I feel pretty accomplished this week! Allison and I fixed the Raman on Monday by basically turning it off and on again (no joke – although there was some flailing involved) and from there I was able to handle the Book of Hours for the first time this summer. It became apparent very quickly that I will encounter many logistical obstacles when taking spectra, including which pages I am able to analyze due to the limitations of the height of the stage. Allison did come up with a fun little solution to at least part of this, though, by laying a clean slide on top of a page and then using small weights to gently hold it down far enough so that the pigment comes into focus.
The first two days that I spent with the manuscript were basically a whole lot of fumbling around and not a ton of finding actual, distinguishable peaks on the spectrum. Thursday, however, I read a paper by Lauwers et al that was able to put many things in perspective for me. Namely, that the pigment we suspect is there – azurite – is anisotropic. This means that the spectrum is strongly orientation-dependent and therefore requires particular positions that can really only be found by frequently changing which crystal I’m blasting with the laser. The paper also gave me a link to a fantastic source on which Raman peaks to expect for certain pigments called Non-destructive microanalysis of cultural heritage materials by Vandenabeele et al. A lifesaver, truly.
With these things in mind, I made sure to try and take spectra of crystals with different orientations and expand my selections from only dark blues to sky blues and even whites. The logic behind this is that azurite under the microscope isn’t uniform in color and can range from white to deep blue. I also discovered by playing around (very tentatively, carefully, and slowly) that 10% power was not harmful to the pigment (no photobleaching), and so with all of these developments I was able to actually take a few decent spectra that look a whole lot like azurite. WOO!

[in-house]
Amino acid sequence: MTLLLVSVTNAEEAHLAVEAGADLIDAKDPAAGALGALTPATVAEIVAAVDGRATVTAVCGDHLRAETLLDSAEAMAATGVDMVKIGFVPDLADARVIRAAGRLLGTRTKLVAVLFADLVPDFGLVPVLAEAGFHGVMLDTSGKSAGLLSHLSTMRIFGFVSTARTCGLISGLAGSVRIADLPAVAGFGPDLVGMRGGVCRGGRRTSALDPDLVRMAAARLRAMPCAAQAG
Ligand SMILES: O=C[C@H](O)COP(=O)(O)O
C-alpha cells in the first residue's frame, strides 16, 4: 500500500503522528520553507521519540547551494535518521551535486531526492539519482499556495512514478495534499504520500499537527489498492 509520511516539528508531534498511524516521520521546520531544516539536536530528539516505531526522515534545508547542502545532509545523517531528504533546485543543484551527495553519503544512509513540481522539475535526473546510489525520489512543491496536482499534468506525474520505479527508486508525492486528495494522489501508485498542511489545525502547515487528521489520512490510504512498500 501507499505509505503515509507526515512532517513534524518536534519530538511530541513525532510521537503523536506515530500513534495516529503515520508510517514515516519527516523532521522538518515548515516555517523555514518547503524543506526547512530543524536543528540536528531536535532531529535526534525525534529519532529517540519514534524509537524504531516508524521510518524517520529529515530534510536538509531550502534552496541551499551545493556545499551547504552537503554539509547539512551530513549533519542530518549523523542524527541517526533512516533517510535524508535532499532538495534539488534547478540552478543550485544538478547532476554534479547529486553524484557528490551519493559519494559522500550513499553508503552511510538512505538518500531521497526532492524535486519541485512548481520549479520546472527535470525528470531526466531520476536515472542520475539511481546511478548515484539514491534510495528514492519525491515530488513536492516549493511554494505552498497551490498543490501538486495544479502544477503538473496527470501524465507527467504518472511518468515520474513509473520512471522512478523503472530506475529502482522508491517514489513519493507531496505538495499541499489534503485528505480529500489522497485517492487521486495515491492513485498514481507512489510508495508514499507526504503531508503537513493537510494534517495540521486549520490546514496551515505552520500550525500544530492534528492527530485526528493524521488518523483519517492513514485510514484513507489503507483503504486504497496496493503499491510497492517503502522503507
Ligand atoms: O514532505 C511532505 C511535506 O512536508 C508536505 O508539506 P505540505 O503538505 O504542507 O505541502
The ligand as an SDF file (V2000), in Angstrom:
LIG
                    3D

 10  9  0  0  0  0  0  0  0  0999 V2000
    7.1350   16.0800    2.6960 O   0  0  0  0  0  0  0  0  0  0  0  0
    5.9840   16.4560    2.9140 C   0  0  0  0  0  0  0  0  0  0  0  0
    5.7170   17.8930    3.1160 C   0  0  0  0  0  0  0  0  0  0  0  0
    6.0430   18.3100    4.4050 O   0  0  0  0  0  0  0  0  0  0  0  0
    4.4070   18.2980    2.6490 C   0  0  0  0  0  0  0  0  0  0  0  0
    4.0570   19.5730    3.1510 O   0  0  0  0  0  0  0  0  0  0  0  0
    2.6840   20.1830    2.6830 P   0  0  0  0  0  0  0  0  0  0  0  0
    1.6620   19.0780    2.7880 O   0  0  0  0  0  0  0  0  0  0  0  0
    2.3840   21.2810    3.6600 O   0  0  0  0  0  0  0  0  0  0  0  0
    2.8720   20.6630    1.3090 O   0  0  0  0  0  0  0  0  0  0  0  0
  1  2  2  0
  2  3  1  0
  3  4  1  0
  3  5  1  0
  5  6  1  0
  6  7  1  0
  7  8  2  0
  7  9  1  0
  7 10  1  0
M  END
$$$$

They’re all shifted slightly below the expected values, but because it’s consistent we’re slightly optimistic. I’m hoping that further data collection will help support this, as it did today when I looked at the blues in the Calendar instead of just the Hours of the Virgin. I’m also hoping to learn more about mapping which was introduced to me on Thursday and which may prove very useful in the future.
So, goals achieved: Took spectra of the manuscript! Kind of matched these to literature values!
Goals not achieved: None!
Next week: Do some work on a purple-ish letter on the back of page 13. It’s just below a lovely blue letter, so it’d be interesting to find out if it was a different, non-azurite blue originally which faded or if it was always supposed to be purple. This may prove difficult according to the couple spectra I took of it today, but we’ll see. I’m also planning to just get more data points at other blues throughout the text as well as learn more about mapping.